Back in March, I was part of a team that climbed Kili with Kilimanjaro-Experience, with a view to making various promotional films about the company, their porters and guides, the mountain and the overall experience.

Our team consisted of team leader Micha Wacquier, videographer Josh John, myself as scriptwriter, interviewer and narrator and a few random Germans who’d been thrown in for good measure.

This certainly wasn’t my usual field. I was both a film and mountain climbing novice. My nerves, therefore, were certainly higher than usual and weren’t helped by the fact that if we didn’t manage to summit the mountain our film was going to be irreparably limited before Josh even begun the editing process.

I also generally liked to travel light even when I wasn’t just about to climb a mountain, but as we prepared to set off on day 1 all our day packs were heavily weighed down by the various camera equipment that we shared between us, including a GoPro, two bulky SLR cameras, various lenses, a tripod, a selfie-stick, spare batteries, cables, solar chargers, microphones. a laptop – all of which left limited space for essentials such as my biltong. At least we’d left the drone behind.

However, despite the weight and the nerves, I was still incredibly excited to have been given this special opportunity, and was determined to make sure we did the absolute best we could muster.

The trekking itself was relatively easy over the first few days and the weather played along. One of the porters helped Josh to carry some of the extra camera equipment which made it easier for him to run ahead and take shots of us advancing upwards, or to drop behind and set up the tripod for a clear panning shot of the striking landscape and then be able to catch up again.

Meanwhile, we all discussed (or sometimes argued about) good prospective shots, perspectives and angles, and all took it in turns to wear the GoPro.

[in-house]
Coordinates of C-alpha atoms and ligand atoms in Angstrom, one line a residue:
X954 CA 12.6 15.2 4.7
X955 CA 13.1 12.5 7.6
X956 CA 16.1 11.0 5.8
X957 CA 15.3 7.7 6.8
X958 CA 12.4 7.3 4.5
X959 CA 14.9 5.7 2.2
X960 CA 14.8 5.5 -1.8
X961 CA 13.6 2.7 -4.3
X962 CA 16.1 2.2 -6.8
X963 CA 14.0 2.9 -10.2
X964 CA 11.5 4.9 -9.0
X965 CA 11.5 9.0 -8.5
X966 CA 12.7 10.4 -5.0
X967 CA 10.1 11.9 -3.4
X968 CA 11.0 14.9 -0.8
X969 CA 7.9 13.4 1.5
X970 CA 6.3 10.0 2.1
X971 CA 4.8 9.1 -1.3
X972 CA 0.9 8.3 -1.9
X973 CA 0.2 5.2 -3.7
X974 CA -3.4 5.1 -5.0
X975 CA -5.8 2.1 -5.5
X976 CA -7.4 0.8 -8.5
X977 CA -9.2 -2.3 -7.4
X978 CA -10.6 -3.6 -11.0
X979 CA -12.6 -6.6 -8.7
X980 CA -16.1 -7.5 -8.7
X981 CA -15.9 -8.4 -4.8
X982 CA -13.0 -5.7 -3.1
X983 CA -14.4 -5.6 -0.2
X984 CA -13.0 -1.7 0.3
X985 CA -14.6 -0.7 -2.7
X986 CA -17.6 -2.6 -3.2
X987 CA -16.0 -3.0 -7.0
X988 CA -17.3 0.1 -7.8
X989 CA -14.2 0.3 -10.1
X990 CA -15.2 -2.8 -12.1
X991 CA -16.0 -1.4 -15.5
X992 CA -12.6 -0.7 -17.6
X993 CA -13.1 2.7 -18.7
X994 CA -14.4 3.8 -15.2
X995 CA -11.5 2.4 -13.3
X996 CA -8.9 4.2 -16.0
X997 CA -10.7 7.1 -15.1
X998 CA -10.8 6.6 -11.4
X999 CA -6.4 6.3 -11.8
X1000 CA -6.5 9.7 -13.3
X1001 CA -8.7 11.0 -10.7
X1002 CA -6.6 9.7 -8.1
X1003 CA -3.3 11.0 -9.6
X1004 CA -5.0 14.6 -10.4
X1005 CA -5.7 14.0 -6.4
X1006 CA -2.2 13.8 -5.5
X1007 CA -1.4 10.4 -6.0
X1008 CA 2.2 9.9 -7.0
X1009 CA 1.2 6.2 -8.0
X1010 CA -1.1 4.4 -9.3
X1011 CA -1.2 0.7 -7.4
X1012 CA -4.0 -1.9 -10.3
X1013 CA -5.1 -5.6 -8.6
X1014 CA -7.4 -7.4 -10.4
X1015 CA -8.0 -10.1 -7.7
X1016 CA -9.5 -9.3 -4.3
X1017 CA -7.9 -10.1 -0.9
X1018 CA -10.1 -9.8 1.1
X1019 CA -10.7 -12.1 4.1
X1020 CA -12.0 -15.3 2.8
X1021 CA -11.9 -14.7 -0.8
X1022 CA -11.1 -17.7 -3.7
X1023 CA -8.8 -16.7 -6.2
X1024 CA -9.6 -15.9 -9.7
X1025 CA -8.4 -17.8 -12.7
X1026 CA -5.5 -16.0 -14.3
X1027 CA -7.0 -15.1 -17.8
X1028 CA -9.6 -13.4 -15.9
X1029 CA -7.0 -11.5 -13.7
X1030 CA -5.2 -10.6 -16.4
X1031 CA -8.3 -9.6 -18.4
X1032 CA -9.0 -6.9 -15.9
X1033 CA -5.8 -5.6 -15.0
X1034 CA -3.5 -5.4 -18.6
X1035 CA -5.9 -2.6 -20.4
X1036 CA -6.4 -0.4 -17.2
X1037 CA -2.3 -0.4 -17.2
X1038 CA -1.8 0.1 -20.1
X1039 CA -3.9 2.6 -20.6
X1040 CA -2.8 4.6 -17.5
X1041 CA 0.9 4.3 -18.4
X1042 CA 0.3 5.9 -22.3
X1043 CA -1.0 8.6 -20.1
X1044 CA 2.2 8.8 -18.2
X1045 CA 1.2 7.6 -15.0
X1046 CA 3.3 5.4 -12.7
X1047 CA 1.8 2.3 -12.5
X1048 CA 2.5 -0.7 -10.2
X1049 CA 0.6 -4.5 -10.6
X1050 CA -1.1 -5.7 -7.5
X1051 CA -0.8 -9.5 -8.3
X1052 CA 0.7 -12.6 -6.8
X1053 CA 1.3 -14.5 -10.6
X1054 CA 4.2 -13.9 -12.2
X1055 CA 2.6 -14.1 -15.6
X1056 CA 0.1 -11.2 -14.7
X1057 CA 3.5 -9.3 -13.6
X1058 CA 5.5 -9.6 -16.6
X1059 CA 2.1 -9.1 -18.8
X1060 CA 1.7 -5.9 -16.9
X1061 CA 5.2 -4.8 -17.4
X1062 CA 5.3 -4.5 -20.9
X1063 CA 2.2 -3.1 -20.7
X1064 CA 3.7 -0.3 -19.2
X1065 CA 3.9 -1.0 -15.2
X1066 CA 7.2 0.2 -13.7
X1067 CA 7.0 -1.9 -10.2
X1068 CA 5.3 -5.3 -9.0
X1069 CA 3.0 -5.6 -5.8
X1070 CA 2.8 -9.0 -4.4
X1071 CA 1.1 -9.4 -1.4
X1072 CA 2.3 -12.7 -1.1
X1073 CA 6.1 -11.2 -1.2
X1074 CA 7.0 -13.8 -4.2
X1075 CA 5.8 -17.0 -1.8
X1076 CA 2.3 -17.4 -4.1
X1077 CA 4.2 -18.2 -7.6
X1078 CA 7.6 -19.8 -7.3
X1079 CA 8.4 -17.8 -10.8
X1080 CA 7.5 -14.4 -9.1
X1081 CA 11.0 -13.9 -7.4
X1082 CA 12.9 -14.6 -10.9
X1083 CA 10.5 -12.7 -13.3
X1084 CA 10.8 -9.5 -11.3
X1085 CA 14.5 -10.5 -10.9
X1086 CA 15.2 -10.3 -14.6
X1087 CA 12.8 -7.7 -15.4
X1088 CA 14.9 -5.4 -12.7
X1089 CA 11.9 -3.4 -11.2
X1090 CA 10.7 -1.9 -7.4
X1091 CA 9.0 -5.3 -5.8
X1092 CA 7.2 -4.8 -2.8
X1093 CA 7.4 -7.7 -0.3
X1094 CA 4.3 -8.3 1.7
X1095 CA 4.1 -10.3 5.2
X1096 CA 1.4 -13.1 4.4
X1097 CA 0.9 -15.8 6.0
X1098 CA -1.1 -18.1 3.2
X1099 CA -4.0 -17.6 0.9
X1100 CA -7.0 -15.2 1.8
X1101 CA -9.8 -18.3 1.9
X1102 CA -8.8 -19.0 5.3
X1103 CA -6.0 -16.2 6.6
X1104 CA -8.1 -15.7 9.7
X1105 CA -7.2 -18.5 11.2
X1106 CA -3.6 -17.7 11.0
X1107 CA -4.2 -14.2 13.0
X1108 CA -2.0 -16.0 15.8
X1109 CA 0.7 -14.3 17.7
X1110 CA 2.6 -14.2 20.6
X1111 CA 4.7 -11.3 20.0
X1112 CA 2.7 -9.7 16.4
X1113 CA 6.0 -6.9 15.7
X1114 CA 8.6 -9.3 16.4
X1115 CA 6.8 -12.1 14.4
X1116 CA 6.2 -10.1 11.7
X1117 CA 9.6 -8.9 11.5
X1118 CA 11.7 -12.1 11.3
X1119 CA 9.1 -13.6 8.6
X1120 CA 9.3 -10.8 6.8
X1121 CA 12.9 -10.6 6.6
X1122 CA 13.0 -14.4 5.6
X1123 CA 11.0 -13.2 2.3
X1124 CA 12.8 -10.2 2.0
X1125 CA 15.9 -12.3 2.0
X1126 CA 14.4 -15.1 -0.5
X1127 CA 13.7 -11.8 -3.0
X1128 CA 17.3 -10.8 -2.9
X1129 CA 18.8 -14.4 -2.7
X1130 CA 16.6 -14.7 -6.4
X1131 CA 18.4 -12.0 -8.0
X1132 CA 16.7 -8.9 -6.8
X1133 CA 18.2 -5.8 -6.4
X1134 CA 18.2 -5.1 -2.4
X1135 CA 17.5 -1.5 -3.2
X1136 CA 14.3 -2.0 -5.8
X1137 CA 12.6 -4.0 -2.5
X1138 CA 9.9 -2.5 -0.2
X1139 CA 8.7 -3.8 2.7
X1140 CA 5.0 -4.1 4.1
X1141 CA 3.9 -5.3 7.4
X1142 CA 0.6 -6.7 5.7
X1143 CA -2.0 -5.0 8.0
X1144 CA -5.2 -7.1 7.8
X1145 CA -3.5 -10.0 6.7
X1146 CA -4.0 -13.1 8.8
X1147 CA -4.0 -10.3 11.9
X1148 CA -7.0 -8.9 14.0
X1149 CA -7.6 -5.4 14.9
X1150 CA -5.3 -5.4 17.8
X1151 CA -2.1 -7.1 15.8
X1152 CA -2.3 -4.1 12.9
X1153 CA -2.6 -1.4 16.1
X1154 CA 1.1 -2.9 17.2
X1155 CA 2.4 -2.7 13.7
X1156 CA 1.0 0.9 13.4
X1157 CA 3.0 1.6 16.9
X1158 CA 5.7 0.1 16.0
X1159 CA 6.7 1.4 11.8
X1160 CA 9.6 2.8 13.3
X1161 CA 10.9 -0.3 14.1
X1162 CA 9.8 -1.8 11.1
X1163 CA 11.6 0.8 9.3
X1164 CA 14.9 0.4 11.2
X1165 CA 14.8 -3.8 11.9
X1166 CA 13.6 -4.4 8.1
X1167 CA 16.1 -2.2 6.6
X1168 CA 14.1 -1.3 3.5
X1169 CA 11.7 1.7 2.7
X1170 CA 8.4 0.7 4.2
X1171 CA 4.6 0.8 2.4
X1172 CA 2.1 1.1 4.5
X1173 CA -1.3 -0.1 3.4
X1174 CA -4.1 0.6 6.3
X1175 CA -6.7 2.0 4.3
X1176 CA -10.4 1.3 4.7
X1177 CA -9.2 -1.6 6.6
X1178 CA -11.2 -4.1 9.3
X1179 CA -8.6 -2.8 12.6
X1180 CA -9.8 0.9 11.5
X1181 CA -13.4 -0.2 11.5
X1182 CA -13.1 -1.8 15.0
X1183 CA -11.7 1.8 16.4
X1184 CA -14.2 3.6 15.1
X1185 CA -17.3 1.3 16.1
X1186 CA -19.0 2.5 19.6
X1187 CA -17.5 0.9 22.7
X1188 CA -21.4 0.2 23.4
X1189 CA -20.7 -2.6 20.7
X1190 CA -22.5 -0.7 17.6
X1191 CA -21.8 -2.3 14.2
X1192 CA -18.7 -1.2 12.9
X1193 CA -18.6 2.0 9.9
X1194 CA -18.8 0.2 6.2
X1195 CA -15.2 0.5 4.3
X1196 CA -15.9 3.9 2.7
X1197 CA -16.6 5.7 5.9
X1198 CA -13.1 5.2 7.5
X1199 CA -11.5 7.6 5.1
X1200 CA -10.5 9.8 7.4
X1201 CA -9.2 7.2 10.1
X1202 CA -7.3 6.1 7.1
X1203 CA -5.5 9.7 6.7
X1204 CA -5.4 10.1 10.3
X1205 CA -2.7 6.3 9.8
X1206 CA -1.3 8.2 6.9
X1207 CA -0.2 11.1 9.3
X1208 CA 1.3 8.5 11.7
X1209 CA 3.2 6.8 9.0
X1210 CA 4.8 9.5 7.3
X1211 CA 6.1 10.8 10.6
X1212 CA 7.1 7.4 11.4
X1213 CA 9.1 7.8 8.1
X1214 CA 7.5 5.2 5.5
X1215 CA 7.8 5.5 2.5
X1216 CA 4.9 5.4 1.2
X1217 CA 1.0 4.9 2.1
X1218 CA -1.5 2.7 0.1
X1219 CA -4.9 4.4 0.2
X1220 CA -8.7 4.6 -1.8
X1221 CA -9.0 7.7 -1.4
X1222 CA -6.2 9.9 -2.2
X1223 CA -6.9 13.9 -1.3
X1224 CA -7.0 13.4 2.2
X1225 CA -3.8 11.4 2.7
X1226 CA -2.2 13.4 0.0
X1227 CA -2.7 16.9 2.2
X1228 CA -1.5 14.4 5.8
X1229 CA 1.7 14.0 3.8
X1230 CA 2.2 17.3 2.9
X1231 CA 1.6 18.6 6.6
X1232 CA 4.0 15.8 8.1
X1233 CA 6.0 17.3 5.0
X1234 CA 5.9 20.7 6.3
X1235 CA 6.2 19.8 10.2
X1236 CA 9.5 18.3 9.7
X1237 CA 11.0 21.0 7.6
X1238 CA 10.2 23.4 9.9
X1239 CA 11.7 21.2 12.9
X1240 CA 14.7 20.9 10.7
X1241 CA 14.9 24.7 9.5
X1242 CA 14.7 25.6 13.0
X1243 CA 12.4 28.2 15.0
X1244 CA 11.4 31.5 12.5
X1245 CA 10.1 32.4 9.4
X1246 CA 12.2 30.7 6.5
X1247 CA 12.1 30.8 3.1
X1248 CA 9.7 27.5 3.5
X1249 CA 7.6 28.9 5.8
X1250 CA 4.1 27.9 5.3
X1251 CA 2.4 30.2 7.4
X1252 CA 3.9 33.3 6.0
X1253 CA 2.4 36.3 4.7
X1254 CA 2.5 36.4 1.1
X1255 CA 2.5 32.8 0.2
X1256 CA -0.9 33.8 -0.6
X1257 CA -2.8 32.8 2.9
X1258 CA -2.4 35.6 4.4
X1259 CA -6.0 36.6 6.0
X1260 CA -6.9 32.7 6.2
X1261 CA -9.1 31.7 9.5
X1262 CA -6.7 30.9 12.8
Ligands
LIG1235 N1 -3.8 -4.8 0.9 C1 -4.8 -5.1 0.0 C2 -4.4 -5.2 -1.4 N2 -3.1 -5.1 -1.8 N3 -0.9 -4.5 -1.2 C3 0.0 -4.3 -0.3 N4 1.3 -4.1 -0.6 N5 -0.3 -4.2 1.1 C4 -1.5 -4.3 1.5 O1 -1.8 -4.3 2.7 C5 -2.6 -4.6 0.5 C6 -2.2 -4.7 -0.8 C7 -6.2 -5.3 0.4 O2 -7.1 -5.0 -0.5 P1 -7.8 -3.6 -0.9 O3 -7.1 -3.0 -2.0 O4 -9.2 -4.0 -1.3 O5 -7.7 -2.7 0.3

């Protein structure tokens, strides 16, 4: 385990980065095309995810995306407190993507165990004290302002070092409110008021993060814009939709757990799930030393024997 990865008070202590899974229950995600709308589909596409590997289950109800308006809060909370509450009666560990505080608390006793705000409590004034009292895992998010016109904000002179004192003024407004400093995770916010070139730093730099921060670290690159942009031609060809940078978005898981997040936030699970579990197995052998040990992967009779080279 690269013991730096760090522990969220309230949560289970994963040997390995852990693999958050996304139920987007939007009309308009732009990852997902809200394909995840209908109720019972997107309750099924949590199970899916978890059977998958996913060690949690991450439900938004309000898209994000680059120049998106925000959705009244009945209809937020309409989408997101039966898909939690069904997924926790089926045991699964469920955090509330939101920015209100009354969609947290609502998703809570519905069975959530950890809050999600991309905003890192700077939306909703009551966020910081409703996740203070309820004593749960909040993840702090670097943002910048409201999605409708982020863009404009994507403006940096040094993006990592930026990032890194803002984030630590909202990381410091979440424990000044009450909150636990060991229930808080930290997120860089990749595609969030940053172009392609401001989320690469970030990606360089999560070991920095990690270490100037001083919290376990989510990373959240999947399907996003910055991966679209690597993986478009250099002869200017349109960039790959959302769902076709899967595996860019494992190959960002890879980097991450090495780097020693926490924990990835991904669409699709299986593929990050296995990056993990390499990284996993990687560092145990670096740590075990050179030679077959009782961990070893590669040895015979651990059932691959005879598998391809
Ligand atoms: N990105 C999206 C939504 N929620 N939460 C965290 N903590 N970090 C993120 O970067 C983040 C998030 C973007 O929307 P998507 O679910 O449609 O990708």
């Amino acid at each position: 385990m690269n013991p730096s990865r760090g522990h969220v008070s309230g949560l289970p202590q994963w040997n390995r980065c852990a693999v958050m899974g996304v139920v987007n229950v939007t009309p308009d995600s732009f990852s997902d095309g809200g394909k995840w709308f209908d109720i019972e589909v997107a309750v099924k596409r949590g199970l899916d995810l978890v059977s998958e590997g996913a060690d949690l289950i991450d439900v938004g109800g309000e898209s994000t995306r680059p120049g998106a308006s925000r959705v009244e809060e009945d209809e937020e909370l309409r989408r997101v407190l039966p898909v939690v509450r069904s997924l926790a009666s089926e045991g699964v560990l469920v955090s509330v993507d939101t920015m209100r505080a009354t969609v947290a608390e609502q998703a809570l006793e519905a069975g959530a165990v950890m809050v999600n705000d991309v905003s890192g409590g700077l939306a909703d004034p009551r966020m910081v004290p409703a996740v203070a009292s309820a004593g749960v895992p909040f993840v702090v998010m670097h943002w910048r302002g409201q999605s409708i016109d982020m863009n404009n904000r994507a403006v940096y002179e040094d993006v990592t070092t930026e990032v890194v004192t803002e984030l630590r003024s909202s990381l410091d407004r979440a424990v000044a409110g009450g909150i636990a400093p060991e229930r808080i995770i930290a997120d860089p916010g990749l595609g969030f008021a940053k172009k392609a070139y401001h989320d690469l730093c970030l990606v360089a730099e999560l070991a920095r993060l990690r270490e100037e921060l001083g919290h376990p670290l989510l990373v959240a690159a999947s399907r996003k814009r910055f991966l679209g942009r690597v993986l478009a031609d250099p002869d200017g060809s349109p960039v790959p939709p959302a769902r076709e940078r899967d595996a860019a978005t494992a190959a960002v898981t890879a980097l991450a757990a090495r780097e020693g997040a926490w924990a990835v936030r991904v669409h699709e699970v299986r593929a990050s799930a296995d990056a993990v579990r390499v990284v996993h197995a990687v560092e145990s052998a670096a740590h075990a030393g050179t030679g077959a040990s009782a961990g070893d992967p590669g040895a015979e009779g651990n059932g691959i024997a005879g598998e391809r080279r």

When we stopped at the camps at the end of the day, we’d set up the tripod again, and sometimes the GoPro too, to take a time-lapse of the movement of the clouds, the setting of the sun, or the putting up or packing up of all the tents. We’d also film the chef at work in the kitchen or conduct interviews with some of the guides.

As we approached the tougher final stretches, the altitude began to weigh us down like a heavy blanket and the temparature’s plummeted. This was where they GoPro really came into its own, as it was too cold and too tiring to do much other filming.

Happily, all of us made it to the top and we have the evidence to prove it: the¬†promotional film that you’ll find on the Homepage of this website, as well as the two videos you can see below. The first video below is a short compilation of some of the time-lapse footage, and the second longer video gives you more of a detailed and intimate idea of the overall experience of climbing this astonishing mountain, right down to the wobbly, and painfully slow steps that are all you can manage as you near the summit.

All of the films we made serve as a beautiful testament to what was one of the most memorable experiences of my life, and I hope they might also serve as inspiration for others to follow in our footsteps. Enjoy!

By Christopher Clark